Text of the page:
Wednesday, Oct. 16th. Moderate breezes westerly. All the forenoon employed forming the Fleet into the order of sailing. At noon fresh breezes W.S.W. and squally. In the evening fresh gales. The Enemy as before, by signal from Weazle.
Thursday, Oct. 17th. Moderate breezes north-westerly. Sent the Donegal to Gibraltar, to get a ground-tier of casks. Received accounts by the Diligent storeship, that Sir RICHARD STRACHAN was supposed in sight of the French Rochefort squadron; which I hope is true.
Friday, Oct. 18th. Fine weather: wind easterly. The Combined Fleets cannot have finer weather to put to sea.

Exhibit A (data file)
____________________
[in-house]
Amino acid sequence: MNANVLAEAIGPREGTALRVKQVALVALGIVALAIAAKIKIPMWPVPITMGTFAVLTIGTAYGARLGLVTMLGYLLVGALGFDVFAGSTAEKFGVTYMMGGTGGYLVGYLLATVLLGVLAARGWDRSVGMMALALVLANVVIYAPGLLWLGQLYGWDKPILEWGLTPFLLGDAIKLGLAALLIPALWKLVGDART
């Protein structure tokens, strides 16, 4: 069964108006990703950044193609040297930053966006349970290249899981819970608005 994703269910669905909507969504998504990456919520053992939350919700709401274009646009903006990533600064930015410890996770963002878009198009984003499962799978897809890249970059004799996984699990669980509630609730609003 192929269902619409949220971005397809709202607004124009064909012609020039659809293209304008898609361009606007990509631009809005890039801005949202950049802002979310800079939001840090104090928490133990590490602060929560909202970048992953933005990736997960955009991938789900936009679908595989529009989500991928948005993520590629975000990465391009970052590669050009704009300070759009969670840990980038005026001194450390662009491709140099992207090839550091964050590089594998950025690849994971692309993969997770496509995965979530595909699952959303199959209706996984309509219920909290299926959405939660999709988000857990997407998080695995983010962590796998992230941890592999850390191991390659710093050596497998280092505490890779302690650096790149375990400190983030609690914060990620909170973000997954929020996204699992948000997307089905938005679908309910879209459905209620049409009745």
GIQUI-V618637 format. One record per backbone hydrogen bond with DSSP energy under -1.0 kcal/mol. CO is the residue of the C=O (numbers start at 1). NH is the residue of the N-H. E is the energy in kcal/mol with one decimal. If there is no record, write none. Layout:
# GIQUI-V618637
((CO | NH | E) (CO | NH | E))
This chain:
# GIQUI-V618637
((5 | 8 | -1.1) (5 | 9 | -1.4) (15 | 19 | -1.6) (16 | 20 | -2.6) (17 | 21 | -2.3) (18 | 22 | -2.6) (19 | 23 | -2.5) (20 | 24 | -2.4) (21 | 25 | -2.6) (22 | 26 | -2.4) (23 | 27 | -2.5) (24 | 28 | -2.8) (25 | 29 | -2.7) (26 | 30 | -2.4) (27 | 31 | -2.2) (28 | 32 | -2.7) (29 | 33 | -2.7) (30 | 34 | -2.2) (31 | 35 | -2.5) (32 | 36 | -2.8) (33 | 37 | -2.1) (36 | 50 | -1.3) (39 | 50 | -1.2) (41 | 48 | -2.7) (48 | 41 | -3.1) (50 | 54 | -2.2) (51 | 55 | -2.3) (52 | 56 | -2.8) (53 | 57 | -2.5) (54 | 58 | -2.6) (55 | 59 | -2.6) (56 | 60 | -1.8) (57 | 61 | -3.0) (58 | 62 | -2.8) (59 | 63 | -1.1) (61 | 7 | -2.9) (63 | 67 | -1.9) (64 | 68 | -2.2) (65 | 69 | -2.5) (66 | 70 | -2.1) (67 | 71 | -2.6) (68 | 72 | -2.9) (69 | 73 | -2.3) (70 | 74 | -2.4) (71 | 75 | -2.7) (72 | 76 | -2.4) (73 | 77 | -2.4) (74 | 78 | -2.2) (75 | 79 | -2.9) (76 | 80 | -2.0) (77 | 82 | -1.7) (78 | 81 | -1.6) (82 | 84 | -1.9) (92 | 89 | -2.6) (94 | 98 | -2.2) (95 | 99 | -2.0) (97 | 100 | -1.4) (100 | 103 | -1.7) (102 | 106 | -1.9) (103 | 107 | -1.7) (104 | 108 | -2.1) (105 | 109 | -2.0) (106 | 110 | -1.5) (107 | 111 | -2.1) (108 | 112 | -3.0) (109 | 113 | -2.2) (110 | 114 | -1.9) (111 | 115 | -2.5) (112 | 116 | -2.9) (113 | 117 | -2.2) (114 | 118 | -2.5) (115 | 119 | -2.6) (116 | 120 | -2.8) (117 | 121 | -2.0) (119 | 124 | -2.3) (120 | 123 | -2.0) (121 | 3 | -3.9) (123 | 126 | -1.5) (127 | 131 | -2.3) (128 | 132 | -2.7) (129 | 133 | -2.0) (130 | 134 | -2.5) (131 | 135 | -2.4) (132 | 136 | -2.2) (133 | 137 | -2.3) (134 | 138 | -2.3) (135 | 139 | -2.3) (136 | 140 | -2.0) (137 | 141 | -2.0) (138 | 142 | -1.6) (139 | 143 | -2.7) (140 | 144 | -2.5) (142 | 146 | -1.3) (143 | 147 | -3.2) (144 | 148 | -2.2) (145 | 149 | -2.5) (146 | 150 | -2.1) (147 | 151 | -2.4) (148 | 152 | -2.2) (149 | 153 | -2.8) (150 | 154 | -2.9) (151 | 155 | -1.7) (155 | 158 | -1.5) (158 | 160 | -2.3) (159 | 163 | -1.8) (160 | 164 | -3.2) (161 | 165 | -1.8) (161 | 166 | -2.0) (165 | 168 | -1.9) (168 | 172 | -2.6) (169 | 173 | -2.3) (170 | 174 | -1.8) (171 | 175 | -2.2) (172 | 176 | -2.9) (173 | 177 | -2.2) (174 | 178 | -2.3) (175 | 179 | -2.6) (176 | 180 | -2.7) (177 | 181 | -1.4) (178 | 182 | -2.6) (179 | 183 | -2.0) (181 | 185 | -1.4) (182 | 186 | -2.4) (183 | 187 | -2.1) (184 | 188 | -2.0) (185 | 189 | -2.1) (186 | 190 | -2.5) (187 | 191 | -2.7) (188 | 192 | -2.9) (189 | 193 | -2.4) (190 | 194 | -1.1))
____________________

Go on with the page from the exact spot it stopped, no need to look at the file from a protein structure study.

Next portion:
Saturday, Oct. 19th. Fine weather: wind easterly. At half past nine the Mars, being one of the look-out ships, made the signal that the Enemy were coming out of port. Made the signal for a general chace S.E. Wind at south; Cadiz bearing E.S.E. by compass, distance sixteen leagues. At three the Colossus made the signal that the Enemy's Fleet was at sea. In the evening made the signal to observe my motions during the night; for the Britannia, Prince, and Dreadnought, to take stations as most convenient; and for Mars, Orion, Belleisle, Leviathan, Bellerophon, and Polyphemus, to go ahead during the night, and to carry a light, standing for the Straits' mouth.